The following sets out the learning and the lessons which arose from this tragic time which I feel are very relevant to the potential impact of COVID-19 across the City.

In the lead up to COVID-19, statistics for the first quarter of 2020 confirmed Birmingham’s comparatively high unemployment claimant rate (9.3%) compared to other major English cities.

The figure had been relatively stable but began to increase during 2018 in the wake of benefit changes connected to the roll out of Universal Credit.

It is my assertion that, when considering the potential impact of COVID-19, we will see two distinct cohorts within the unemployment claimant count for Birmingham.

  • Longer term cases clustered in geographical hotspots or demographic characteristics such as youth unemployment, BAME groups and people with disabilities.
  • Those who have lost their jobs as an economic consequence of COVID-19, across a range of sectors and impacting on an even wider cross section of the working population.

A Precedent for What’s Next

In 2005, MG Rover at Longbridge closed with the overnight loss of 6,300 jobs. Further job losses in the supply chain pushed this figure to over 8,000.

However, a significant number of workers were able to retrain to change their careers; undertaking academic vocational training. A report indicated around 4,000 (63%) of former MG Rover workers found new, mostly full-time, work. Approximately 25% of these workers were earning more with over 50% of them earning less.

Strong partnerships were key to the management and mitigation process, especially in relation to the social and economic impact of such a significant plant closure.

In a two-year period, I witnessed a shift from crisis management to sustained economic and social strategies for recovery. At the heart of this was a collaborative approach coordinated at different levels, from the very local in Longbridge and Northfield to across the city, region and nation as a whole.

My engagement through a localised team in the City Council was to co-ordinate the initial crisis response regarding advice and community support delivered in partnership with agencies such as JobCentre Plus and The Learning Skills Council. This was complemented with the support of organisations across the voluntary and community sector and, most critically, the MG Rover communities themselves.

Mobilising a response to administer change at pace was critical, as was building relationships with the workers and MG Rover to ensure engagement with and wider community buy-in.

The lessons that were learned, that can help us deal with the anticipated fallout of COVID-19 include:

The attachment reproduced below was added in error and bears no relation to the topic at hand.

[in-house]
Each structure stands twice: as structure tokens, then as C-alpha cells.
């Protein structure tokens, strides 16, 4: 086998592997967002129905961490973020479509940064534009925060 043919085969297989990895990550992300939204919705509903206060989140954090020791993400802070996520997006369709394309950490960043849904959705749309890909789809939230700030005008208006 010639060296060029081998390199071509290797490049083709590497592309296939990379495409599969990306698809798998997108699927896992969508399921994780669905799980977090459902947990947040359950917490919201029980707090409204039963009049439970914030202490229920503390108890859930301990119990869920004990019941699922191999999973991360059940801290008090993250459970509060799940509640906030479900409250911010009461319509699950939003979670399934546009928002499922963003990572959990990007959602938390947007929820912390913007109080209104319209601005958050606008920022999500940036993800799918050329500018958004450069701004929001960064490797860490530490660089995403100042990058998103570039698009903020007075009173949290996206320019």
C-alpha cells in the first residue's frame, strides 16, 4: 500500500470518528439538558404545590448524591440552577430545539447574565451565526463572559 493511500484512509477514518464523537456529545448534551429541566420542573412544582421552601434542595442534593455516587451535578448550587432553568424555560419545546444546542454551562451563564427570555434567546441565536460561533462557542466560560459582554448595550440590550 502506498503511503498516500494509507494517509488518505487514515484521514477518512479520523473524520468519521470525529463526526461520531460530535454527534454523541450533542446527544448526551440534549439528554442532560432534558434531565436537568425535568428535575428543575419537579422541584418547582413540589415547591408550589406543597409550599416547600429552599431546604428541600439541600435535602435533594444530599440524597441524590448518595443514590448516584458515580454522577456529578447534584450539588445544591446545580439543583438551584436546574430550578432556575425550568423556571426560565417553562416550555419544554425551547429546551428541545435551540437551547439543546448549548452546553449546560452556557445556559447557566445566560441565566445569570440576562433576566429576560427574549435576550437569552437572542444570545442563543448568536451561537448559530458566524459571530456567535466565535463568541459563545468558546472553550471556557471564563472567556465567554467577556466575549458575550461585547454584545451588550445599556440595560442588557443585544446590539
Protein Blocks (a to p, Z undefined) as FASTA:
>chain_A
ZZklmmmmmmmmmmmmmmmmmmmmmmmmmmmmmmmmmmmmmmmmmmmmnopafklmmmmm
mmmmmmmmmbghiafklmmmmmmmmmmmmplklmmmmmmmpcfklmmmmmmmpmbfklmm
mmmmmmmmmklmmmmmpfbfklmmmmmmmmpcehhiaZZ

• mobilise interventions at pace working with both cohorts – existing and new claimants
  • get new cohort of unemployed into training and work as soon as possible
  • quickly intervene with training agencies and providers for re-skilling
  • ensure personal contact with individuals whether through advice and support or training
  • recognise importance of welfare advice and wellbeing services and administering benefits quickly
  • use opportunities for public service employers to take on and train former MG Rover workers, for example the city council created opportunities in youth, leisure and community development services
  • work in partnership – at regional, city and local levels – with public services, employers, community and third sector agencies
  • provide community support in the moment of crisis – e.g. helplines, social events, funding for holiday breaks
  • create a strategy for inclusive growth e.g. local area regeneration – Longbridge transitioned from a centre of economic activity of regional and national significance to an important local centre with a mix of new housing, retail, public services and some retained manufacturing.

Ifor Jones is Head of Partnerships at The Pioneer Group – for more on The Pioneer Group, visit: www.pioneergroup.org.uk

The Pioneer Group is a member of the Erdington COVID19 Taskforce, facilitated by Witton Lodge Community Association.

Established in April 2020, the Taskforce is a network of local organisations from a wide variety of sectors, working together to support people who have been adversely affected by the pandemic.

To access the online address book and database of local support services compile by the Erdington COVID-19 Taskforce, visit: www.erdingtonlocal.com/covid-19/local/support

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OPINION: …and you’re worried about a statue?

Words by Ed King / Pics by Paul Ward – all photography in this article has been taken from Snapshots of Mumbai

I used to live on Cecil Road. At the end of Cecil Road was Kitchener Road. Running parallel to Cecil Road, and perpendicular to Kitchener Road, were Fashoda Road and Manila Road.

Every one of these roads is named after a murderer, or where many murders took place.

And each terrace house that sits behind their names, be it full of second year students or people on remand, are an epitaph to evil. And Imperialism. And to Empire that stole a third of the world, then sold it back piecemeal at a charge.

How does this happen? What possible reasons could there be to celebrate such cruelty? Let’s backtrack… let’s look backwards to move forwards, to see the patterns. Let’s understand some history before we compartmentalise modernity.